How to Avoid Phishing PayPal Scams
This type of scam can be challenging to spot because phishing websites today are increasingly well-designed. Unless you look for specific things, it can be difficult to tell fake from original websites. Where possible, avoid clicking links in email and open the PayPal website directly on your web browser.
Always check the URL in your browser address bar if forced to use a clink to ensure you’re at the right place. Keep a sharp eye out for minor mistakes. For example, instead of www.paypal.com, a scammer might use www.pyapal.com.
5. Fake Charities Scam on PayPal
If you're thinking of donating to a charity, it's essential to know how to spot fake charities. PayPal is one of the most popular payment methods for online donations because it offers convenience and security. However, certain risks are associated with giving money over the internet.
PayPal charity scams often happen elsewhere and simply use PayPal as a medium of funds transfer. PayPal makes it easy for anyone to accept donations via their account through a “Donate” button.
How PayPal Charity Scams Work
- Scammers approach potential victims via various means, including email, SMS, instant message, etc.
- They make a charity pitch (or sometimes an investment pitch).
- Victims make donations via PayPal, often to a hacked account.
- Scammers withdraw the funds, then disappear.
How to Avoid Charity Scams
Always be sure that the charity you’re donating to is legitimate. Most countries maintain a public list of recognized charitable organizations. Check the list and donate via officially approved channels on the charity’s website.
6. Hacked Accounts
Although not a direct scam, hacked accounts are common on PayPal. If a hacker gains access to your PayPal account, they can use it to commit fraud. They might be able to make unauthorized withdrawals from your bank account and transfer them into their accounts.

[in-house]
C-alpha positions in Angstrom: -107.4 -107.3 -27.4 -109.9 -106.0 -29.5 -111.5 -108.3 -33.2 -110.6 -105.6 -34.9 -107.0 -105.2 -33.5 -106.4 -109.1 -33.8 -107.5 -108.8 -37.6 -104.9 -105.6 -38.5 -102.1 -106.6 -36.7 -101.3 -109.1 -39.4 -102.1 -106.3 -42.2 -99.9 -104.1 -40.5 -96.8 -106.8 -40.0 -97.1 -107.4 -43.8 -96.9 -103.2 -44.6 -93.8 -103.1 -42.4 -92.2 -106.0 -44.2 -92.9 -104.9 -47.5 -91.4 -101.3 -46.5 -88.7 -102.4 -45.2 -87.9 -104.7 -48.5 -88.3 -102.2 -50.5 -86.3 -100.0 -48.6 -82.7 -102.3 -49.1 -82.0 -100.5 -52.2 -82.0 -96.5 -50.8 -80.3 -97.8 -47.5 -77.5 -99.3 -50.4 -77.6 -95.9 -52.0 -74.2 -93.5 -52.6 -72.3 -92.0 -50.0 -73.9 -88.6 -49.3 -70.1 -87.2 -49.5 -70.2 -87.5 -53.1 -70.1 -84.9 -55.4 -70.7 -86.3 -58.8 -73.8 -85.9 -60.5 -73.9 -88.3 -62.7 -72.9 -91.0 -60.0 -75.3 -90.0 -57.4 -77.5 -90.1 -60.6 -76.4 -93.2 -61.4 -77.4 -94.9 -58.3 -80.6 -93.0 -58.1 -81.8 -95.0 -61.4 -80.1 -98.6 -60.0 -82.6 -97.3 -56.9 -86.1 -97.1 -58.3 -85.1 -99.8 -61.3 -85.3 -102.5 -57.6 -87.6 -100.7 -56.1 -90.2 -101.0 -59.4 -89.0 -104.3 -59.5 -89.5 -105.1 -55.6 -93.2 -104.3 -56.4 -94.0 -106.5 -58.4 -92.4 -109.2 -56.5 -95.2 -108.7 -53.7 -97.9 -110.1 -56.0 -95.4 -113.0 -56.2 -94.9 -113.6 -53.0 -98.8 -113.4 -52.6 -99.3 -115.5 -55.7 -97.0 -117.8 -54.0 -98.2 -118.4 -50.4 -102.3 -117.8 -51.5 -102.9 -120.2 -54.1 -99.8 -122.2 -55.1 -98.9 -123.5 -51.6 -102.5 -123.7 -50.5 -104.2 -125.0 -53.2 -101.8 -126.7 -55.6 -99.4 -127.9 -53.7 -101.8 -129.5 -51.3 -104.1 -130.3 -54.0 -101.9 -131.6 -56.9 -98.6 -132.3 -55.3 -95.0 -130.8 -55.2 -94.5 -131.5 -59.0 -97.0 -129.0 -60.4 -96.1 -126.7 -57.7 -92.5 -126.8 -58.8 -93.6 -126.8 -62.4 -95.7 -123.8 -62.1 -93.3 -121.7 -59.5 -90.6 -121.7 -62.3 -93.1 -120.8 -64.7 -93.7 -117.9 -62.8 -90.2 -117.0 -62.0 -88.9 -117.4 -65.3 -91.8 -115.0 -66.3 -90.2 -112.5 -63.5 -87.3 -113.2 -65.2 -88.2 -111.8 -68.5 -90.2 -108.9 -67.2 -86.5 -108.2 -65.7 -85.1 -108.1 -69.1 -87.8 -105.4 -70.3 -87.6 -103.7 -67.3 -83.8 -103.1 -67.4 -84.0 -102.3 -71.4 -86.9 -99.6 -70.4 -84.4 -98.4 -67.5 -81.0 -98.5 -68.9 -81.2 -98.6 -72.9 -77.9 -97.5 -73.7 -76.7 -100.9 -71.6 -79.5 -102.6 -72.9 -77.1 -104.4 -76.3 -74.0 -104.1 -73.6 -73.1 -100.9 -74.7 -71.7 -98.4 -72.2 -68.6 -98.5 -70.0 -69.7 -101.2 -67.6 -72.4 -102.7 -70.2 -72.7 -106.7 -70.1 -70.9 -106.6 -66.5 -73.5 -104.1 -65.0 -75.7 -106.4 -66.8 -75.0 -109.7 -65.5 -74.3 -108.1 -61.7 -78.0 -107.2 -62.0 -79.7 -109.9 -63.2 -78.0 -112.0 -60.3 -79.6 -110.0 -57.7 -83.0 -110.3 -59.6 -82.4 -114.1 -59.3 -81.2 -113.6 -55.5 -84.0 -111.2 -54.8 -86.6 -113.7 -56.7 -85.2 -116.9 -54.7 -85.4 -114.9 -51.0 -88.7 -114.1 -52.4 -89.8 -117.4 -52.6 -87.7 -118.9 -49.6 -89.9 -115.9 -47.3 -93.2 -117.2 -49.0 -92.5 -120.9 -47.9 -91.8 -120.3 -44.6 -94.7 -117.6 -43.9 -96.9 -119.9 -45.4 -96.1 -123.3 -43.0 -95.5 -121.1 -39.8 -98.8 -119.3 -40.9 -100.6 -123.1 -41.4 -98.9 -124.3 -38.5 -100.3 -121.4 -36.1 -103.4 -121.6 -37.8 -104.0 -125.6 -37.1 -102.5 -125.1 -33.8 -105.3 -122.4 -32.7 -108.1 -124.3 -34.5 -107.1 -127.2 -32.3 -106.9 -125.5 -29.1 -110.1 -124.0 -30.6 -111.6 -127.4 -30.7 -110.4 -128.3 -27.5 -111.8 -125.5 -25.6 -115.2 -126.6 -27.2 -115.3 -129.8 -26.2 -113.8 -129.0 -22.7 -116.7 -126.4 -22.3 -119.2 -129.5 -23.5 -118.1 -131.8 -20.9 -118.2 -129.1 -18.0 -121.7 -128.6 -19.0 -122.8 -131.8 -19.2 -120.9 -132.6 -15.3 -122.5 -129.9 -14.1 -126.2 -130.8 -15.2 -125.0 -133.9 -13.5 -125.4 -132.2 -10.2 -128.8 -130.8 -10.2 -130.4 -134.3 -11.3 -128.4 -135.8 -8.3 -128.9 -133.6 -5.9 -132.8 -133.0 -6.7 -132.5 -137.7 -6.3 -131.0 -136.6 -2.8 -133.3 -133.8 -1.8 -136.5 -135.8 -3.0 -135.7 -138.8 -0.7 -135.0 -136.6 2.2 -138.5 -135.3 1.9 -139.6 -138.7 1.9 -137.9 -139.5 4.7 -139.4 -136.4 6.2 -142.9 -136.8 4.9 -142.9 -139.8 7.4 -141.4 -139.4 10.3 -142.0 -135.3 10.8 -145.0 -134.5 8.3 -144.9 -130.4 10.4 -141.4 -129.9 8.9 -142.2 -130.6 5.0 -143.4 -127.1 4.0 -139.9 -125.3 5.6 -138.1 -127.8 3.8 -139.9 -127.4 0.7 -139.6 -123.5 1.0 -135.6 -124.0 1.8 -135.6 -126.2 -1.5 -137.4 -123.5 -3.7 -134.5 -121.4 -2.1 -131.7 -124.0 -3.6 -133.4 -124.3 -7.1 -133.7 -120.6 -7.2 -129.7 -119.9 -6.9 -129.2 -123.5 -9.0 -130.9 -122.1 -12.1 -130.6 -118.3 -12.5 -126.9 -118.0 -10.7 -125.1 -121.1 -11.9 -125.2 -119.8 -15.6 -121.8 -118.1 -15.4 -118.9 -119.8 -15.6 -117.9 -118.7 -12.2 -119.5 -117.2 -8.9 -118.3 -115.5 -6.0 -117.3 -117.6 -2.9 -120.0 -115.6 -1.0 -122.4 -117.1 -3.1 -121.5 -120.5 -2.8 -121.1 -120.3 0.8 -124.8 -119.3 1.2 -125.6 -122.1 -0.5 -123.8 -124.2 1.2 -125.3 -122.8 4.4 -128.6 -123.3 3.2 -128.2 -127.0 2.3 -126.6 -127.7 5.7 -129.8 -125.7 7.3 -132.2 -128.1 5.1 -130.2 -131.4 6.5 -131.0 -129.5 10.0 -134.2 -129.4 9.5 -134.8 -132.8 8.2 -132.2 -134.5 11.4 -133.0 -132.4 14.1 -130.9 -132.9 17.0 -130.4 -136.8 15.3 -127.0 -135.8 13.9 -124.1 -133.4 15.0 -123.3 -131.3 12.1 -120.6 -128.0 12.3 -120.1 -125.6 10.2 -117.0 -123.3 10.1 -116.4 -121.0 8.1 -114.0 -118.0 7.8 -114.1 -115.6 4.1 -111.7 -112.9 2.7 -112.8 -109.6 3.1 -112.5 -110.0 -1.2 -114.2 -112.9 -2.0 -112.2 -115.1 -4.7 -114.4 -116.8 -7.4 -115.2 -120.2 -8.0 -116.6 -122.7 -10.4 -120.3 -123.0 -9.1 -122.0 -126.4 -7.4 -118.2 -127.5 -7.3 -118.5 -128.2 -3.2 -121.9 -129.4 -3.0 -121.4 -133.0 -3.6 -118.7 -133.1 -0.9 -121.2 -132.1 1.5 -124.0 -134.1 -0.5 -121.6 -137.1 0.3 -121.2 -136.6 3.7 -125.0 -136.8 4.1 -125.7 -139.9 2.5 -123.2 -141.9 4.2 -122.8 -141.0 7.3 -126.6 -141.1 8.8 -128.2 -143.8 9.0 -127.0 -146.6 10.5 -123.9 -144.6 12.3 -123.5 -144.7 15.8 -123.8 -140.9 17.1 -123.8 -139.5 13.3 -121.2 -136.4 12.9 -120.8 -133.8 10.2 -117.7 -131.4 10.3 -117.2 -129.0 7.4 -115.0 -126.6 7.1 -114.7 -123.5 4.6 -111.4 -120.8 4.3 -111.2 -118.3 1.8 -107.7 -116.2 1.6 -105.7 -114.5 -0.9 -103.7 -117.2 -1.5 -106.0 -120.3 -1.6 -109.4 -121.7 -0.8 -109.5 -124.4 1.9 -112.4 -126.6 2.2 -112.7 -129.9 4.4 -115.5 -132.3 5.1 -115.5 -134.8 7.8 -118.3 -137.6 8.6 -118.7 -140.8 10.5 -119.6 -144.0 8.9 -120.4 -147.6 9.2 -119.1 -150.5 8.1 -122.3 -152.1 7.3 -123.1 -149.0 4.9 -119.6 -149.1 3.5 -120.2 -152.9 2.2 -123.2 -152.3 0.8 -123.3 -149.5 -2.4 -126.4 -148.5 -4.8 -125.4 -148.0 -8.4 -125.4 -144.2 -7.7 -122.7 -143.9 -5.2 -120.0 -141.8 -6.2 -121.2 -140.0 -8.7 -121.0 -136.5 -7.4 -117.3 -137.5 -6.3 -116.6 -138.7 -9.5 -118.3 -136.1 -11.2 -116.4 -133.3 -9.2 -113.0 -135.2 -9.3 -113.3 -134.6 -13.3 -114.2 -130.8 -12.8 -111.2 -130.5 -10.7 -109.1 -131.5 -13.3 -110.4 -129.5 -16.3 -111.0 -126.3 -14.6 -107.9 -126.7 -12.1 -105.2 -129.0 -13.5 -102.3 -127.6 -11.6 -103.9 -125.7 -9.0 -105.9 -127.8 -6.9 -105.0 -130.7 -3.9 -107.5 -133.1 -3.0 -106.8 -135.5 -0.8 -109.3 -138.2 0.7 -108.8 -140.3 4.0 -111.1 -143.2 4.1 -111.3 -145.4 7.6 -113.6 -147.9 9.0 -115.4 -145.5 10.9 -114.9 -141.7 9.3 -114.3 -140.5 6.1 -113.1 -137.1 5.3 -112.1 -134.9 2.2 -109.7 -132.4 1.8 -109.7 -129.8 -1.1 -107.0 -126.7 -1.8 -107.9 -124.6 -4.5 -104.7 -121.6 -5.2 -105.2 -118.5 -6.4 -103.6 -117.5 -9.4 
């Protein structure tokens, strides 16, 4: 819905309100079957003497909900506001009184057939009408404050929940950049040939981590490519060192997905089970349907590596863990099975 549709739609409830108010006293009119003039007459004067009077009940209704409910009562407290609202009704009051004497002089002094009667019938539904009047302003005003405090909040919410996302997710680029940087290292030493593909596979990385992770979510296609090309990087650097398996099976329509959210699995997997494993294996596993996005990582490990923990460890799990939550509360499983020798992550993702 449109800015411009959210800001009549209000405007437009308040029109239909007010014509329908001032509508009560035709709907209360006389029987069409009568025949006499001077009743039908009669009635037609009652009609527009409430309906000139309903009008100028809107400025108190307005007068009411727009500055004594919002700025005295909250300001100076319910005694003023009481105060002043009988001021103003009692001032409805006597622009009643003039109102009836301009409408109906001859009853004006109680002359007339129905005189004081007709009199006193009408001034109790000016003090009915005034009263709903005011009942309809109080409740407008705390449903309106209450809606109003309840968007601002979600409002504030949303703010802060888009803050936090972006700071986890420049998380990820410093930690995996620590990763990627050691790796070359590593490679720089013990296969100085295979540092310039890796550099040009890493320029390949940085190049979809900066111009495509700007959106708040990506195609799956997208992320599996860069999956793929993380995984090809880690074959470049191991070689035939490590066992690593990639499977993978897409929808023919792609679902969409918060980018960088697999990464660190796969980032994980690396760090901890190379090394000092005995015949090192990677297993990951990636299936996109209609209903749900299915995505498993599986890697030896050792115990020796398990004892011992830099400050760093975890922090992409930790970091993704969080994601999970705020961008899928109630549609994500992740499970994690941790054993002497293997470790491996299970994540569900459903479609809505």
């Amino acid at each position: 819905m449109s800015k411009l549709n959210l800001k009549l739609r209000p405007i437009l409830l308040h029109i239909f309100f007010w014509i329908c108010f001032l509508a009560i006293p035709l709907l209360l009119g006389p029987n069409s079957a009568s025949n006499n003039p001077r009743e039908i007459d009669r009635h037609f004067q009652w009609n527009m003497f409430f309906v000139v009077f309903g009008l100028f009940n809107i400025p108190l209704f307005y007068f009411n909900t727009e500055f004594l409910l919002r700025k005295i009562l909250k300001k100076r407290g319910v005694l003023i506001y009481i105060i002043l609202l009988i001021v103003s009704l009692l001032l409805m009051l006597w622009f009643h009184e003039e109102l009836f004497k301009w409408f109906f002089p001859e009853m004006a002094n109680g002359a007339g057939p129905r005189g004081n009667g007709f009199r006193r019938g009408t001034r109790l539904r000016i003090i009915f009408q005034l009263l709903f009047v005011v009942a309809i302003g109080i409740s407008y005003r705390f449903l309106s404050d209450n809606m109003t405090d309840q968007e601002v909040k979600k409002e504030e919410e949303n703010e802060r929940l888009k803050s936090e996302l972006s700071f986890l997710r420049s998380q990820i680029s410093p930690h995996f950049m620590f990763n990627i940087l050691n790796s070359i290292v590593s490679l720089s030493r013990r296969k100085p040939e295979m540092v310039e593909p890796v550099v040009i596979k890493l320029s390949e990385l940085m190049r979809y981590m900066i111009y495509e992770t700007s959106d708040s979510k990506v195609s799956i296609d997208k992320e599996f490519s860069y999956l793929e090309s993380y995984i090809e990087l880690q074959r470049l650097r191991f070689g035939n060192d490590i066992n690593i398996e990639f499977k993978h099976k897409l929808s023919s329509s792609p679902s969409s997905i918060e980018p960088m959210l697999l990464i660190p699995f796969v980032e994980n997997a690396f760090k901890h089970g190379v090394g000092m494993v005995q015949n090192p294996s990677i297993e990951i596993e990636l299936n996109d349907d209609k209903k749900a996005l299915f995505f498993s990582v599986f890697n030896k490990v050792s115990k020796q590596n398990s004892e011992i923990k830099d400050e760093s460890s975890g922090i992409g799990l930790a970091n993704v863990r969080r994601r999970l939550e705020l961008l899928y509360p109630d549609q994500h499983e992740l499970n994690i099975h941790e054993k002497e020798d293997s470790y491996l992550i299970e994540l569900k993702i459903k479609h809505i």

They might also be able to use your funds on eBay or other websites. If you see an unauthorized purchase on your statement, contact the seller immediately and demand a refund; otherwise, they may not be held responsible for losing funds through fraudulent activity.
Even worse, hackers may use your account as a “money mule” to help them channel funds they scam from other users.
How to Avoid PayPal Scams
Staying safe on PayPal is often similar to staying safe anywhere else in cyberspace. That means staying alert and ensuring you follow prudent security measures in everything you do online. Here are some things you can do to avoid PayPal scams:
Keep Your Account Secure
Don't share your password, and don't give it out to anyone unless you are sure they are who they say they are. If someone claims to be someone else (like a PayPal employee or a family member) and asks for your password, do not give it to them!
Don’t Send Advance Payments
Unless buying from a legitimate eCommerce website, never send money in advance to personal sellers before receiving an item. Check the address and phone number of the seller as well as their rating on eBay or elsewhere online before sending payment. If something sounds too good to be true, it probably is!
Be Cautious of Email Links
Email links are always dangerous since you often don’t notice where they direct you. Many assume it’s to the official PayPal website, for example. Where possible, enter the website address into your browser manually.
How to Deal with PayPal Scams
PayPal has a few ways you can report fraud and scams. The first step is always to open a dispute on a scam transaction and work with PayPal to resolve it via their Resolution Center. Aside from that, there are other more proactive tools available.
For example, you can report potential phishing emails to them by sending them a copy of the email to [email protected], and they will do the rest of the work.
Contact PayPal Immediately
If you feel that you’re a victim of a PayPal scam, you need to contact PayPal immediately.
You should alert them of the problem as soon as possible, and they'll help pull up your transaction history and work with you to investigate further.
You can also file a complaint with the Federal Trade Commission (FTC). The FTC has a Consumer Sentinel Network that allows consumers to report fraud or other types of illegal activity to help prevent it from happening again in future cases.
In some cases, a police report may also be necessary.
PayPal scams are prevalent and target both buyers and sellers. Sadly, most funds lost through these scams are purely due to negligence. Be attentive to what you do online, especially where money or personal information is concerned.